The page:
As we work to instill good values in our children, we generally try to discourage boasting. But as long-term investors with the world's most powerful tool for wealth creation -- the stock market -- at our fingertips, we'll readily admit we want to buy and hold stocks that our kids will at least be tempted to brag about someday.
To that end, three top Motley Fool investors think that iRobot (NASDAQ: IRBT), Tesla (NASDAQ: TSLA), and NVIDIA (NASDAQ: NVDA) fit the bill. Here's why.
Buy before the robots take over
Steve Symington (iRobot): Shares of iRobot are still reeling from a more than 34% single-day drop in early February, as the market reacted to seemingly disappointing forward earnings guidance from the Roomba maker.
During the subsequent conference call, however, CEO Colin Angle elaborated that the company is purposefully opting to foresake some near-term profits in order to invest in driving top-line growth and maintaining market share in these crucial early stages of its long-term story.
"This is a movement in time where over the next three years the true winners in the consumer robot industry are going to be determined for the next decade," Angle added. He also noted that household penetration in the robotic vacuum market -- which comprises the vast majority of iRobot's current sales -- is still "extremely low," in the single-digit percent range, while strong economic conditions are driving healthy global growth for the category.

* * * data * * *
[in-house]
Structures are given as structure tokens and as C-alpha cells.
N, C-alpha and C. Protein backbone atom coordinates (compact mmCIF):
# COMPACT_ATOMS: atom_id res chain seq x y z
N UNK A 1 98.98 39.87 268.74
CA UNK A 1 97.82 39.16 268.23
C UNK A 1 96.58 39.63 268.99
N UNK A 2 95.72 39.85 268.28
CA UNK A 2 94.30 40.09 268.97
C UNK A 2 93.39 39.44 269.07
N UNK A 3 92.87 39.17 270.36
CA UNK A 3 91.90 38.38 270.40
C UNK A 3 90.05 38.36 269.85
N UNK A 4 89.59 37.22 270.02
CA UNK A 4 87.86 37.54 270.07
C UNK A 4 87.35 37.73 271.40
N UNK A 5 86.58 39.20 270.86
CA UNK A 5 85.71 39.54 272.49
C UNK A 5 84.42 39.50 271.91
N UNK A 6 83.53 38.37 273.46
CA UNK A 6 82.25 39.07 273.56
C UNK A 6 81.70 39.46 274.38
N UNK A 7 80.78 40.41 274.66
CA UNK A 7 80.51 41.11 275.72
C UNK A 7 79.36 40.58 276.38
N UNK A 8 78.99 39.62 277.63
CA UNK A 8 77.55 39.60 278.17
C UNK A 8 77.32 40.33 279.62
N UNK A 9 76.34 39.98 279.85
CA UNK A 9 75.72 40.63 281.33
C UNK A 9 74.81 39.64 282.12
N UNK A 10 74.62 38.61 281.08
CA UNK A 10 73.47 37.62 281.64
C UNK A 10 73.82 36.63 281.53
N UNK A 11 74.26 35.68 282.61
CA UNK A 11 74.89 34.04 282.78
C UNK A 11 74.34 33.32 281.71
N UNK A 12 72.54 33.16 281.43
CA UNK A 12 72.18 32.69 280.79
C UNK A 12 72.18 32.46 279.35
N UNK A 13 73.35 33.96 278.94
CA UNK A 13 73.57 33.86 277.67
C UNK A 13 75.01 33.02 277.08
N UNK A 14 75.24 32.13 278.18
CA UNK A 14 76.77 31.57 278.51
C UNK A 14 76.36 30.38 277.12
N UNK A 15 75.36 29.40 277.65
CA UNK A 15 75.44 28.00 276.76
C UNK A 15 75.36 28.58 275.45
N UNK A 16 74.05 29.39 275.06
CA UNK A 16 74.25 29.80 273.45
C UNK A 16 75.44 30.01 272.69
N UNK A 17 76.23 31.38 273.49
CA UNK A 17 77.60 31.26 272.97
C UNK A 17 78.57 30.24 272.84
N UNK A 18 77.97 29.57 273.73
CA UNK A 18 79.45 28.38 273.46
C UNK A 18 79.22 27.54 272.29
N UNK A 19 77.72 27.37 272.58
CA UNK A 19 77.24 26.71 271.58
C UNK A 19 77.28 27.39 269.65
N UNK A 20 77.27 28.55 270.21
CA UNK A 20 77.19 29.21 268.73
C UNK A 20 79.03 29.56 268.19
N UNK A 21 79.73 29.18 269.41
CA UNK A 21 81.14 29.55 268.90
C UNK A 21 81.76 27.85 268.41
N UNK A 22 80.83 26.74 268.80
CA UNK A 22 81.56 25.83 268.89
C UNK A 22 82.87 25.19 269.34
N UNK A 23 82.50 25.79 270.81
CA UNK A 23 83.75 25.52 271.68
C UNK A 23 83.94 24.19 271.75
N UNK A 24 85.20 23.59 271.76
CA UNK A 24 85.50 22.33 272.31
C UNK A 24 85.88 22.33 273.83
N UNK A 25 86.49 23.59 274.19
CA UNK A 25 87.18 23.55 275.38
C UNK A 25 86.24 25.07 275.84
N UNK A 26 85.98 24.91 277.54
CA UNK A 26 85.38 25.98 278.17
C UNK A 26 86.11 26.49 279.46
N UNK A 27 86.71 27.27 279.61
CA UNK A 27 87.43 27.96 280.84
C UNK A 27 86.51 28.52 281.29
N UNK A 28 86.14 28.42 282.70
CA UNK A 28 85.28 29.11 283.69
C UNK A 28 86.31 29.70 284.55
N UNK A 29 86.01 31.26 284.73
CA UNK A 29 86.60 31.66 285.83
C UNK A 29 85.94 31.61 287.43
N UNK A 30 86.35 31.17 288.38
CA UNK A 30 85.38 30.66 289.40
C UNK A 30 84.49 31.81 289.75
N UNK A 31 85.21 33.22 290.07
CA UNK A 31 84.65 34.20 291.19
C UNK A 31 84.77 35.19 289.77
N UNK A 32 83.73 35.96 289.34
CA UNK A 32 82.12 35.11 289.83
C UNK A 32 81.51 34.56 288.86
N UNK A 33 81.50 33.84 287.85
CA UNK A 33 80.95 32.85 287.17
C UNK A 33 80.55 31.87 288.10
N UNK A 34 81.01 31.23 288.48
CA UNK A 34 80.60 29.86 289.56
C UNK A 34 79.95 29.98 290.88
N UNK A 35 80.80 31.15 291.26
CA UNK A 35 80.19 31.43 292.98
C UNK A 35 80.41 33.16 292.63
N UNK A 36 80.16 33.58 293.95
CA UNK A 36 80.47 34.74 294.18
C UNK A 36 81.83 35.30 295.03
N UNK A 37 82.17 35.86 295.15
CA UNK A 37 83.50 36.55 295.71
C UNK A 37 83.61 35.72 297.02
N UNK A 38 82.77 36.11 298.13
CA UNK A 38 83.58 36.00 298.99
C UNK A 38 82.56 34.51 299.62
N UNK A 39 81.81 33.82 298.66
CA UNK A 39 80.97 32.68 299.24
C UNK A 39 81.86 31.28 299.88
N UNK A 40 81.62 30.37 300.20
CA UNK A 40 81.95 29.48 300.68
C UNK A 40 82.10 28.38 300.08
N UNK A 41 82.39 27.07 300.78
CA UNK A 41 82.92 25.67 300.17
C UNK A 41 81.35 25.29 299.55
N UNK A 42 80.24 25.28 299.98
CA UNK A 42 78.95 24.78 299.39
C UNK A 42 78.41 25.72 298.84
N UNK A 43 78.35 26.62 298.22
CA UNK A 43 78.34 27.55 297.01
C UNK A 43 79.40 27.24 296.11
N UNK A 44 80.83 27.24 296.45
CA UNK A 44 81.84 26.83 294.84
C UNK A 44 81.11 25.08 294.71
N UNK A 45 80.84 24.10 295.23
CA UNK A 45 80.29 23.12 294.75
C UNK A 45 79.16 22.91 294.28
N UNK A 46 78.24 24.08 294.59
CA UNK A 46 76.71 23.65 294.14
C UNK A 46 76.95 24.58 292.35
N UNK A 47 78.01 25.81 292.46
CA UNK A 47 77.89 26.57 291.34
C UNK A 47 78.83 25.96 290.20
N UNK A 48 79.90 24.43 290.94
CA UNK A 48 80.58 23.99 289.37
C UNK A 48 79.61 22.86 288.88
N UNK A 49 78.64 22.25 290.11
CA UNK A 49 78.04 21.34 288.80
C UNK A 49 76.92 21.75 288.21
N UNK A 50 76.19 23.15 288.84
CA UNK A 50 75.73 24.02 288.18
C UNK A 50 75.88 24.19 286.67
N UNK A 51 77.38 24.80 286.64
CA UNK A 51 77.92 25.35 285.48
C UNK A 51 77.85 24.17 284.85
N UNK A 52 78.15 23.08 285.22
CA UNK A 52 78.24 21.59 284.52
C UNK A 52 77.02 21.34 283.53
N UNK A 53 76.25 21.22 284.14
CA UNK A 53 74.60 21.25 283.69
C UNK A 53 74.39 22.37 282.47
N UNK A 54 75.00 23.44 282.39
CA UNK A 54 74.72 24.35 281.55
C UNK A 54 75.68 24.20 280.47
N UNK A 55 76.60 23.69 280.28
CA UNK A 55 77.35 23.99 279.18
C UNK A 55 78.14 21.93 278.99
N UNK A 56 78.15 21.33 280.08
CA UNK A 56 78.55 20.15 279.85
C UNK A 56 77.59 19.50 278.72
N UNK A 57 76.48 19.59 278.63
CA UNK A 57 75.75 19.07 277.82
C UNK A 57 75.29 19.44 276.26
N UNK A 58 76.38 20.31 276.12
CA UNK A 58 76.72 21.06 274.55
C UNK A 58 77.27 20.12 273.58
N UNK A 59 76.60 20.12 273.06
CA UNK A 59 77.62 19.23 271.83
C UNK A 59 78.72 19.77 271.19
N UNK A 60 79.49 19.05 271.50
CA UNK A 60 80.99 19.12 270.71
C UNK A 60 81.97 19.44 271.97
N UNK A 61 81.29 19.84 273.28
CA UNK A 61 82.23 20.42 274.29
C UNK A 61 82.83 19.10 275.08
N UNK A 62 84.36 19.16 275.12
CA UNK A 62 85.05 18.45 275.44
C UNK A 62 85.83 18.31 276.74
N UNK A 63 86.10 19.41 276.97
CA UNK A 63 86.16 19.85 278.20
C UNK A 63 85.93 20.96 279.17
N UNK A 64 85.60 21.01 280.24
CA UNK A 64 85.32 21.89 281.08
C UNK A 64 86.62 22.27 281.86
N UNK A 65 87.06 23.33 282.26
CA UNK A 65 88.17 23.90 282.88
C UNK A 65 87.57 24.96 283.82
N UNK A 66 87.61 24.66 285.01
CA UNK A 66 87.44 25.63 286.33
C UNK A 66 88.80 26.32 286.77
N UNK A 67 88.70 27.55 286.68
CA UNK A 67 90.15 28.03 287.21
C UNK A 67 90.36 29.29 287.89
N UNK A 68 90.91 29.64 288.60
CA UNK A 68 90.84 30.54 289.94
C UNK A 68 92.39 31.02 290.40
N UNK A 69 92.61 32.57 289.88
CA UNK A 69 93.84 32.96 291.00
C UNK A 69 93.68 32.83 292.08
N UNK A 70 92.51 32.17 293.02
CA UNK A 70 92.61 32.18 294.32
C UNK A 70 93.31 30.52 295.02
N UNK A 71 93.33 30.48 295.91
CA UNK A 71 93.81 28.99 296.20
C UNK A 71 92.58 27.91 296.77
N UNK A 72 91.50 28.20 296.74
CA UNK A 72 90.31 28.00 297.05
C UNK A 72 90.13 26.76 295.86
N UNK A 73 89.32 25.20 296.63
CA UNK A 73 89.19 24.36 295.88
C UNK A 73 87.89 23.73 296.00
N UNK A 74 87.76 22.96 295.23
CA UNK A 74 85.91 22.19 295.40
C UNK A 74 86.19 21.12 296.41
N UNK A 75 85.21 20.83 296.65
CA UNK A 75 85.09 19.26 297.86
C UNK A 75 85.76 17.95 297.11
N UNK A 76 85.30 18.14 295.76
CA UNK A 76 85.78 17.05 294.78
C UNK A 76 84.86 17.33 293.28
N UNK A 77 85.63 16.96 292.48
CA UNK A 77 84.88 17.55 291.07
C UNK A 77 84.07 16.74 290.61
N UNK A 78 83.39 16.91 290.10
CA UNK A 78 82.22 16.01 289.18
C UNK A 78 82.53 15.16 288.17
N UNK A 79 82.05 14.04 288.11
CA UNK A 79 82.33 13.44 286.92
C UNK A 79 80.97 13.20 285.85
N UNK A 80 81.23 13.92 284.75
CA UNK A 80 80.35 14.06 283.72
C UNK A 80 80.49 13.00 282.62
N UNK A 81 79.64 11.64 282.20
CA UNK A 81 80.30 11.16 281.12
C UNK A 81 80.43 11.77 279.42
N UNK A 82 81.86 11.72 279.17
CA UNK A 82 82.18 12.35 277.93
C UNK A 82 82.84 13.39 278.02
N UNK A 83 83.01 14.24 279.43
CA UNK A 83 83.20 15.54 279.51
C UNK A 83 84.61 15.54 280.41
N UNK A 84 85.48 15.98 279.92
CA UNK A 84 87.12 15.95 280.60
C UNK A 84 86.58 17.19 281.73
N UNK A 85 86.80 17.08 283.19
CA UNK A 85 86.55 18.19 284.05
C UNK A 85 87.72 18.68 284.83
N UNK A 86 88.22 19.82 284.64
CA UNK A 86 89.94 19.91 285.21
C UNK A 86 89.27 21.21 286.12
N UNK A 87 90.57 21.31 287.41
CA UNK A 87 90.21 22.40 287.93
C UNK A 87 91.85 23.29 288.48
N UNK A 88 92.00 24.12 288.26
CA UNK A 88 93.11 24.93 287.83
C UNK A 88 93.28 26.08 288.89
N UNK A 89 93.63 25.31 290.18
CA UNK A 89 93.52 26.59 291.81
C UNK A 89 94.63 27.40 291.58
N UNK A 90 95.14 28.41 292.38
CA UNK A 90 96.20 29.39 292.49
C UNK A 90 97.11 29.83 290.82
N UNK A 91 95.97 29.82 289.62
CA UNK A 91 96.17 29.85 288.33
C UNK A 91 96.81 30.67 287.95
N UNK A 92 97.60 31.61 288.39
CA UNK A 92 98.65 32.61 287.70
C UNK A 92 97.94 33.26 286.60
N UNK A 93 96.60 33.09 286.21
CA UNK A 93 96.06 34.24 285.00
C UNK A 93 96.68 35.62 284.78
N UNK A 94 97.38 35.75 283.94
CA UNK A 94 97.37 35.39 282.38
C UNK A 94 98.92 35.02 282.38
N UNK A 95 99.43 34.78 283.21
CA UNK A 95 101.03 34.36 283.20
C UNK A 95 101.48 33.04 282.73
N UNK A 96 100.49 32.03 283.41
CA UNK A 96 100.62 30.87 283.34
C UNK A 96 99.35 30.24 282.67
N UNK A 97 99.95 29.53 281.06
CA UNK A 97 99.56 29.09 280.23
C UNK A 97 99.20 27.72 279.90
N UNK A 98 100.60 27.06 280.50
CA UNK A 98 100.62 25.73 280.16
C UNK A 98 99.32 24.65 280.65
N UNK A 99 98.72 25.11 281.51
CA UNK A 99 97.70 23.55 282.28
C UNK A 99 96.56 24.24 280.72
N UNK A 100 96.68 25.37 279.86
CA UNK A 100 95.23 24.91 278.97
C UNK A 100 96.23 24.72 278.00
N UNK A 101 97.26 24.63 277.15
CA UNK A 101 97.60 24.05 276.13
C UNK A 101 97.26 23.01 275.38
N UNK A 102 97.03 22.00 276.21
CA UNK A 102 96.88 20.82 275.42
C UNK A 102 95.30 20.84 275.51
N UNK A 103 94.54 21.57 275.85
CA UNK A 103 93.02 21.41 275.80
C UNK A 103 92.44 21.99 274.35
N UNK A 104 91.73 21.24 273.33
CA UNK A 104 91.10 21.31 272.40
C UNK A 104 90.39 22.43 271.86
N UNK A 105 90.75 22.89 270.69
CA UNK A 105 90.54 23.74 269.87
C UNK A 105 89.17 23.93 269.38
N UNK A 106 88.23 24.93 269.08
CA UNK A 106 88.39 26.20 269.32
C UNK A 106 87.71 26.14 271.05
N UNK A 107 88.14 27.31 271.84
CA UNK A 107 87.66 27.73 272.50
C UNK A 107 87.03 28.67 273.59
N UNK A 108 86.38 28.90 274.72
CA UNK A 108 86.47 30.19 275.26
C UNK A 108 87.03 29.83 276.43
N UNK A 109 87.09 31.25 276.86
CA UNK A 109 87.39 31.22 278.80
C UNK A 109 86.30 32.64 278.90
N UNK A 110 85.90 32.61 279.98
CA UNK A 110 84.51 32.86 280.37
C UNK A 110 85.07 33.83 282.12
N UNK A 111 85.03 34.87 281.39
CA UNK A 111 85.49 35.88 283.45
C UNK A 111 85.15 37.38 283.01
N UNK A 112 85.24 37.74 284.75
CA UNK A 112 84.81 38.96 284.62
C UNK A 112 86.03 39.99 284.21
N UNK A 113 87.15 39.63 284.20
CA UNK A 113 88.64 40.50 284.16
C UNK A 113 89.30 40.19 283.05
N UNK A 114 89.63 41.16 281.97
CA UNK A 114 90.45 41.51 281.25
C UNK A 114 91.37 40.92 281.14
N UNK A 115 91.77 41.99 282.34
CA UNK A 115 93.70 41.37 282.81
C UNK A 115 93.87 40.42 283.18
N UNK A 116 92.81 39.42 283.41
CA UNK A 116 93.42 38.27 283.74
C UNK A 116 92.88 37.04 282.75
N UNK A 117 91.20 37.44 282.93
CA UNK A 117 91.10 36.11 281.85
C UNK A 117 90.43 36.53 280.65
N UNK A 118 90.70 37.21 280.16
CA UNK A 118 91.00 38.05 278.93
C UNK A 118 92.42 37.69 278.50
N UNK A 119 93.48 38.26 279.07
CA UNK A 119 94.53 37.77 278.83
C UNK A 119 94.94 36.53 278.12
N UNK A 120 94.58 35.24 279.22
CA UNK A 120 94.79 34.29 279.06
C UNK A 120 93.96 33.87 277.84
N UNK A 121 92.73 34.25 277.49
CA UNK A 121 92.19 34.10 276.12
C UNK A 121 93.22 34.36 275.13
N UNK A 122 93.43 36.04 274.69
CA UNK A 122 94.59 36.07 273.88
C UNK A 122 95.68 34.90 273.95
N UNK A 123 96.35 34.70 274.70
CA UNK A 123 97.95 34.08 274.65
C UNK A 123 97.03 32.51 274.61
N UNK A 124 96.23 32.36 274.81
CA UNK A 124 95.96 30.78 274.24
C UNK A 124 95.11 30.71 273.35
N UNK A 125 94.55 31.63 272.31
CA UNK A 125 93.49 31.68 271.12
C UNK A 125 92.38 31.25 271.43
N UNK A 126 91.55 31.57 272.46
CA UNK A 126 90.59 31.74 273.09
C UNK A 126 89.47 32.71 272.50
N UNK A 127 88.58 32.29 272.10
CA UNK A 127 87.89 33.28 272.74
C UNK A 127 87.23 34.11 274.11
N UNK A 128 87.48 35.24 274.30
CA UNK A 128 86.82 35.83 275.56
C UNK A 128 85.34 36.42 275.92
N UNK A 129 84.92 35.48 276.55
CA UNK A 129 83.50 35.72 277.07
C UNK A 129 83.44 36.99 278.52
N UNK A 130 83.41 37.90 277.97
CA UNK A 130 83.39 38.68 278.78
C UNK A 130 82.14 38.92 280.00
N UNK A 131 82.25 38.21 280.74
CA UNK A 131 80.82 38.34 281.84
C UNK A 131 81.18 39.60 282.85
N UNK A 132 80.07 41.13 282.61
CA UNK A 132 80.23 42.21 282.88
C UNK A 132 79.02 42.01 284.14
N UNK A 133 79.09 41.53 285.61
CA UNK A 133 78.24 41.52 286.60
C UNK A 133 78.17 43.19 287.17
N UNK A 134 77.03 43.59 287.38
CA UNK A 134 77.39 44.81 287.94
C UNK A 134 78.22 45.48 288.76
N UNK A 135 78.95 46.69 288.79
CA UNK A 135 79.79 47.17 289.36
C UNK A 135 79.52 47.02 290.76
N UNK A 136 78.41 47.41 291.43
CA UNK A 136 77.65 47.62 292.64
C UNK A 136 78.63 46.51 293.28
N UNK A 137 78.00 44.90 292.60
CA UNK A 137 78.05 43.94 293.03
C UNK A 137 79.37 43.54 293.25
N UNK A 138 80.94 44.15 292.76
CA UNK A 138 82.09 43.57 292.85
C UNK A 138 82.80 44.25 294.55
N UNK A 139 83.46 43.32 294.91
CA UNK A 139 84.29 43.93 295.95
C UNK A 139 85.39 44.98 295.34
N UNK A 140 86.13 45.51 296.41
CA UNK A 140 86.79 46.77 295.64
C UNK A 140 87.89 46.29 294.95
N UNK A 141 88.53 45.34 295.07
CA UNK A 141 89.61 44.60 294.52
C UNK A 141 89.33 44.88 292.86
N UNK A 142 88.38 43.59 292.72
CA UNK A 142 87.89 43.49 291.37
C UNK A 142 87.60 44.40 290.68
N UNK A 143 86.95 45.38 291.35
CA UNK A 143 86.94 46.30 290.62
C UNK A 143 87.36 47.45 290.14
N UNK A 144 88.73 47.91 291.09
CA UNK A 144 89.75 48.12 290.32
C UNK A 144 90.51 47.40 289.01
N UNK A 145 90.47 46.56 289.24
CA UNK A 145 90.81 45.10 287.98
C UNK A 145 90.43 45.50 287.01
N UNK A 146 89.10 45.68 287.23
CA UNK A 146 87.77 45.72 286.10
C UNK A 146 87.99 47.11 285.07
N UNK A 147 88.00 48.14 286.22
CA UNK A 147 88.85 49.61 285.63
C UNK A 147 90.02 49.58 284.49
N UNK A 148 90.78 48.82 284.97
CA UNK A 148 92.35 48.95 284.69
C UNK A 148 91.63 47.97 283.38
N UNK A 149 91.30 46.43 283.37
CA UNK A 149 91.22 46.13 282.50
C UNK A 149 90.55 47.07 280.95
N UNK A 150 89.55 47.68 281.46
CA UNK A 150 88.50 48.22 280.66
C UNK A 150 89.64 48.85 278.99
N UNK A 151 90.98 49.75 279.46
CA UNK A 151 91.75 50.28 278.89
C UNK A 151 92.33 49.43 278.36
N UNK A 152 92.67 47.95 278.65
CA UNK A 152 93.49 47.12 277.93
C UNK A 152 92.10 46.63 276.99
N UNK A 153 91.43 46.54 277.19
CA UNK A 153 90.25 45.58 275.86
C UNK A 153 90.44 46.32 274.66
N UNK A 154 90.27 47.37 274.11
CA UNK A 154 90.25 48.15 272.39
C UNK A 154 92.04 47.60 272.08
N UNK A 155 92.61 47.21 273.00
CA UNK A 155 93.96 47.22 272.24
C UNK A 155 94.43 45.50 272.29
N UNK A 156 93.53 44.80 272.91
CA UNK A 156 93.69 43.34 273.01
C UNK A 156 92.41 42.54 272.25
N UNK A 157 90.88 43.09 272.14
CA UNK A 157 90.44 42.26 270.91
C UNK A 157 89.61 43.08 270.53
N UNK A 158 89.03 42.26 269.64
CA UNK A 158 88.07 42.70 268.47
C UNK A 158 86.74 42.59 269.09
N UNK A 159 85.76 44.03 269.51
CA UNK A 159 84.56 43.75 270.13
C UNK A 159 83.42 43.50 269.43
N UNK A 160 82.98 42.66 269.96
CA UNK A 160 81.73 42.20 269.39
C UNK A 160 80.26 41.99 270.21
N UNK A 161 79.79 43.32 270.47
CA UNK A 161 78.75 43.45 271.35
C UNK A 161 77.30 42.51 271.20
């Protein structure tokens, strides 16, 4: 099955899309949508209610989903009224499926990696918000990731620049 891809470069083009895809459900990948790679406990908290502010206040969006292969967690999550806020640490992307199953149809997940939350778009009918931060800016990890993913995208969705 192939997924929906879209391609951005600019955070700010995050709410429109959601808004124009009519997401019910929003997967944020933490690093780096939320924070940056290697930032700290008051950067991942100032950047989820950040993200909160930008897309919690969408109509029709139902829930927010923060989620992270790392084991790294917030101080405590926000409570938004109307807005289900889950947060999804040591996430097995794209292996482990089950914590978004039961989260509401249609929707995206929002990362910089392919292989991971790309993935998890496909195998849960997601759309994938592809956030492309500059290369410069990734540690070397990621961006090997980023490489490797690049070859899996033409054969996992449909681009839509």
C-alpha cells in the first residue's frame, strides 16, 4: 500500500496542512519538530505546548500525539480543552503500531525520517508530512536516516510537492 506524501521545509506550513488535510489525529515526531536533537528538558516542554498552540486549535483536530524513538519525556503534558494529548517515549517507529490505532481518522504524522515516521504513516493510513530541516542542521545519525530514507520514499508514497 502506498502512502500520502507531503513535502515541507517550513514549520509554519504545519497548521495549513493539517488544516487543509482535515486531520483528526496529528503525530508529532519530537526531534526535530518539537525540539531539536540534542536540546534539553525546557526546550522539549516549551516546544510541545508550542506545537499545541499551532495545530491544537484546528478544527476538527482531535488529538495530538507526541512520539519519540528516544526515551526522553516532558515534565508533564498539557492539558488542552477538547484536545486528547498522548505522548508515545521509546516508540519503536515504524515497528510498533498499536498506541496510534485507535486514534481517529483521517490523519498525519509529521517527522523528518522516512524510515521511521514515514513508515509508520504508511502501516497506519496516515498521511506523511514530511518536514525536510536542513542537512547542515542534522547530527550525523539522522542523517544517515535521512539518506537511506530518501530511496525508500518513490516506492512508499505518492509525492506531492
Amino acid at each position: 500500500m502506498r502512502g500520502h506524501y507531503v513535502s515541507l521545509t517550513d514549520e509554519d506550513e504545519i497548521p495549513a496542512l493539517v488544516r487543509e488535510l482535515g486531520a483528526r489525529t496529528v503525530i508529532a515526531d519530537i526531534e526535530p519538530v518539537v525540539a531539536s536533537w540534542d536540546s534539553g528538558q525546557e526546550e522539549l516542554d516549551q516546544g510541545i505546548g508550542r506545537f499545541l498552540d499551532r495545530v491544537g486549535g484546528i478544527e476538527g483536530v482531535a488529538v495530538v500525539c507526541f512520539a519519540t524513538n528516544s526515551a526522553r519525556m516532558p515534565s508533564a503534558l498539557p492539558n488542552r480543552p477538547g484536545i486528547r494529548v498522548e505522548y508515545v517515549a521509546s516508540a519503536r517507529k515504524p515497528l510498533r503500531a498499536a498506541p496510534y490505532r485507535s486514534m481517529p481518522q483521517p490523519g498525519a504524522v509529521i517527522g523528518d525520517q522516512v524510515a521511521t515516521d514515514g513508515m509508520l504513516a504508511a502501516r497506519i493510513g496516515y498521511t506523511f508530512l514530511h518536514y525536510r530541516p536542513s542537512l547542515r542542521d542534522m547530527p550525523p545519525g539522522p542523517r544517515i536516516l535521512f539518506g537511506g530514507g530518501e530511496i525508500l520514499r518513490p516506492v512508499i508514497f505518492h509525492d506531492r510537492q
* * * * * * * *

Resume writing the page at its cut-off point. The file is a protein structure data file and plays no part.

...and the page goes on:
Even more important, iRobot knows that the consumer robotics industry will grow to represent much more than "just" robotic vacuums. In floorcare, the company is enjoying steady growth for its supplementary Braava jet floor mopping robots. With the help of their fortress-like patent portfolio and sophisticated mapping and navigation technology, management has also spoken at length of their plans to make iRobot's products the central hubs for enabling smart homes to behave more intelligently in the future.
It's also developing a robotic lawnmower, which would propel it into a new multibillion-dollar market in the coming years. And Angle has previously revealed that iRobot is further exploring consumer robotic solutions for laundry folding, bathroom cleaning, and loading and emptying dishwashers.
As it stands, iRobot is still a relatively small company with a market capitalization of under $2 billion. But if even a fraction of its ambitious plans come to fruition when our kids are grown, I think it will prove to be a stock that early investors will be more than happy to brag about.
Silly cars now, greater things later
Anders Bylund (Tesla): So when my kids sit down to talk about our Tesla investment with their own young ones, a couple of decades from now, I'd imagine something like this:
When daddy first invested in Tesla, people thought it was a car company. You know, the first lineup of totally electric cars, kicking those antiquated petroleum monsters to the curb. That took a while but nobody buys gas cars anymore. Unless you're running a car museum, I guess. Tesla really started that changeover, and for a while it really was all about the cars.